Finally, issues specific to community associations will need to be understood by all parties and carefully addressed.  Membership approval will be required due to the long term nature of the lease or PPA, and easement or license agreements will also be required, both of which will require time to achieve.  Since government granted financial incentives are as important (or more so) to system investors than expected revenues from sale of the power produced, and some incentives are time sensitive (requiring completion of the project within a specified time frame), failure to address the time required to satisfy these community association specific legal requirements may not only undermine the relationships between the parties, but resulting damage to the financing entity may expose the association to potential legal liability for which no insurance coverage is available.  This risk must, therefore, be adequately identified and managed by the parties.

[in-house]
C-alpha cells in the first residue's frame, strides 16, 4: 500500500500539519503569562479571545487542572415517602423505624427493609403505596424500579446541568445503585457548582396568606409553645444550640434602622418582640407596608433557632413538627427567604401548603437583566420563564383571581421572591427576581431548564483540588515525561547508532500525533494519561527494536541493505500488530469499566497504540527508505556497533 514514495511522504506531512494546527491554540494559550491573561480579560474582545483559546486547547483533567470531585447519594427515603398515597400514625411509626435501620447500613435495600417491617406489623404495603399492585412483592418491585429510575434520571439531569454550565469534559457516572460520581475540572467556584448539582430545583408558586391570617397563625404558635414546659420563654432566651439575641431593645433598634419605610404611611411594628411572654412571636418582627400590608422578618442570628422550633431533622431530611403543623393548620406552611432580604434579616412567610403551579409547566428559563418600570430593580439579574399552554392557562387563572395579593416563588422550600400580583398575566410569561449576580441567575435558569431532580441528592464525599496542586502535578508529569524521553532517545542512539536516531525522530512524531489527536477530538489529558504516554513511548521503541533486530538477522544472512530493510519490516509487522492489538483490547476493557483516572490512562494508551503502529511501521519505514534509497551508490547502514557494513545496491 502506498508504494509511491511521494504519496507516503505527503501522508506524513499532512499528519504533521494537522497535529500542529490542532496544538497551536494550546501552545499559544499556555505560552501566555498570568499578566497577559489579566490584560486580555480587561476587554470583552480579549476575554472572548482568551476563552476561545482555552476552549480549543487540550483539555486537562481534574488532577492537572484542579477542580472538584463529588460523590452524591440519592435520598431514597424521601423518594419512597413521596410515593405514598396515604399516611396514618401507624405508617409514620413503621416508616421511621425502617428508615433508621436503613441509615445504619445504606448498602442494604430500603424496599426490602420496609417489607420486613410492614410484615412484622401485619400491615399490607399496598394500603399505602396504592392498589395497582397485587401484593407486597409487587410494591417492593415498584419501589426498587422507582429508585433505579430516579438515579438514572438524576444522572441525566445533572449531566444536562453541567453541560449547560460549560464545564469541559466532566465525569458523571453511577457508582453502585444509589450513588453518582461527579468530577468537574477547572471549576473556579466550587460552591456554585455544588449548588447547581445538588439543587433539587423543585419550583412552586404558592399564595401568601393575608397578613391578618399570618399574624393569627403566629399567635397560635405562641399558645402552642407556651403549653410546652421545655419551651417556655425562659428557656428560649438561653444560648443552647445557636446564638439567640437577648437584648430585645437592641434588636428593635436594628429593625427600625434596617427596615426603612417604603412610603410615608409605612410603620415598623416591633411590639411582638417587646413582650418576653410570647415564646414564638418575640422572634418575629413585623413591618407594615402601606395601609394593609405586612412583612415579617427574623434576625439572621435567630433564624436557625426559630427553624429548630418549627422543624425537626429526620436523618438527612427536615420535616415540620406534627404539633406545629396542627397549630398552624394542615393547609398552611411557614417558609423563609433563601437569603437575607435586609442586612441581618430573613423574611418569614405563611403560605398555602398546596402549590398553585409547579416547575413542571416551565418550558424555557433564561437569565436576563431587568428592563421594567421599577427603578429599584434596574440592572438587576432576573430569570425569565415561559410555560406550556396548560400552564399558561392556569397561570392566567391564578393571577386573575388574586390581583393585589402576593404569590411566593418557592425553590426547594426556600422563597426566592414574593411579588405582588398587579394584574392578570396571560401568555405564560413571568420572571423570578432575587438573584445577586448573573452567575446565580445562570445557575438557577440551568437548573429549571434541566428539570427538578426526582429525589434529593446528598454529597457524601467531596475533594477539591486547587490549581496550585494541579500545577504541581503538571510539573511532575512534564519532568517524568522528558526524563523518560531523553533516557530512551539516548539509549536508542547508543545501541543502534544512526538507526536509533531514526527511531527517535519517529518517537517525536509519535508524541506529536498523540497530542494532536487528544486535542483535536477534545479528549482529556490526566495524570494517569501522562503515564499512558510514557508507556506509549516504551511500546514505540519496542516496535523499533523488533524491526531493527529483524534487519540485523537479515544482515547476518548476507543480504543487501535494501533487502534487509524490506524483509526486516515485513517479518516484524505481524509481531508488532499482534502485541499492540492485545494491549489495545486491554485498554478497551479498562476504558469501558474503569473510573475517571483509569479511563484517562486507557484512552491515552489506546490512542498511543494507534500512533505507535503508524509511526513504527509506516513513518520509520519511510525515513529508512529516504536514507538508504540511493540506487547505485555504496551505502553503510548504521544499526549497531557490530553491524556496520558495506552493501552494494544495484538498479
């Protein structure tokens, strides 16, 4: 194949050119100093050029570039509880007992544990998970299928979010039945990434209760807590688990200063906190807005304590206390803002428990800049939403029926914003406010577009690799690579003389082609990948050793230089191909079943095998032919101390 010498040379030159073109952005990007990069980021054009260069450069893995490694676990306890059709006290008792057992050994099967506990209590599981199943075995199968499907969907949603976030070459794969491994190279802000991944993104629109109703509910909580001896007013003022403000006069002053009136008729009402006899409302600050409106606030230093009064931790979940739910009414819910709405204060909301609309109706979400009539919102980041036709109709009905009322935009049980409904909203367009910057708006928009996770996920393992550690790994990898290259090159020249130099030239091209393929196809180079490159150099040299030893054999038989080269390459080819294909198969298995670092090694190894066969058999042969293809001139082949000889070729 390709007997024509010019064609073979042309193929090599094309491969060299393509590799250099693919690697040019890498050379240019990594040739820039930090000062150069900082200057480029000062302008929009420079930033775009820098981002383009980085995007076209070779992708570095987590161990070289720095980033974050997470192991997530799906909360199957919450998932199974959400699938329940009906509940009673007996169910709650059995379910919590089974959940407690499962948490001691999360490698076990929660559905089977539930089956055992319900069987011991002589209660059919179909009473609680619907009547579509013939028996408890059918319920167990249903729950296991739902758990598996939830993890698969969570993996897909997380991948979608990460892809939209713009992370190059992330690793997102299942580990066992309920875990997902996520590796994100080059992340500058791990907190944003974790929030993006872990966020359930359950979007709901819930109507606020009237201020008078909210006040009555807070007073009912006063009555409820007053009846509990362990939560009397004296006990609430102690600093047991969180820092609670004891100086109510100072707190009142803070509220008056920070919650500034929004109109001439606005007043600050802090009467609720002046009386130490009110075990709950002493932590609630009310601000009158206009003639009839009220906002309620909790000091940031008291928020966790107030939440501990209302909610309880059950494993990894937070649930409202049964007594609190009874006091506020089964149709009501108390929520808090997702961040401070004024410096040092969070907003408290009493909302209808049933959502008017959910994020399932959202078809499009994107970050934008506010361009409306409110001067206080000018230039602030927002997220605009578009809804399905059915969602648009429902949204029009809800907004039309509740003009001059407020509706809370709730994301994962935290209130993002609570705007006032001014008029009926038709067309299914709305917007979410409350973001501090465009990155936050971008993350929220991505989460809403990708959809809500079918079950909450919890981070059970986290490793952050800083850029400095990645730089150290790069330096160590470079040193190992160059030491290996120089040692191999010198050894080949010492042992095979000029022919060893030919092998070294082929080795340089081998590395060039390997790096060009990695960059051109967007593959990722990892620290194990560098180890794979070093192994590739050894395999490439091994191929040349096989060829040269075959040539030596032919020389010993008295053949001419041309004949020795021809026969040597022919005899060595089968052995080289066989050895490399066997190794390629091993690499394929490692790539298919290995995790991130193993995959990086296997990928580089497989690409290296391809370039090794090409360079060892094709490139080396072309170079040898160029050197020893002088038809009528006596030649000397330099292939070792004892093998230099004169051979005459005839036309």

The good news is that all of this is achievable, and has been successfully navigated in the context of PPA agreements for commercial and institutional building solar projects.  There is no reason why these issues cannot be addressed for community association solar energy projects as well, if community associations are careful to work with investors and installers who are familiar with such projects, and have legal representation to help them through the process.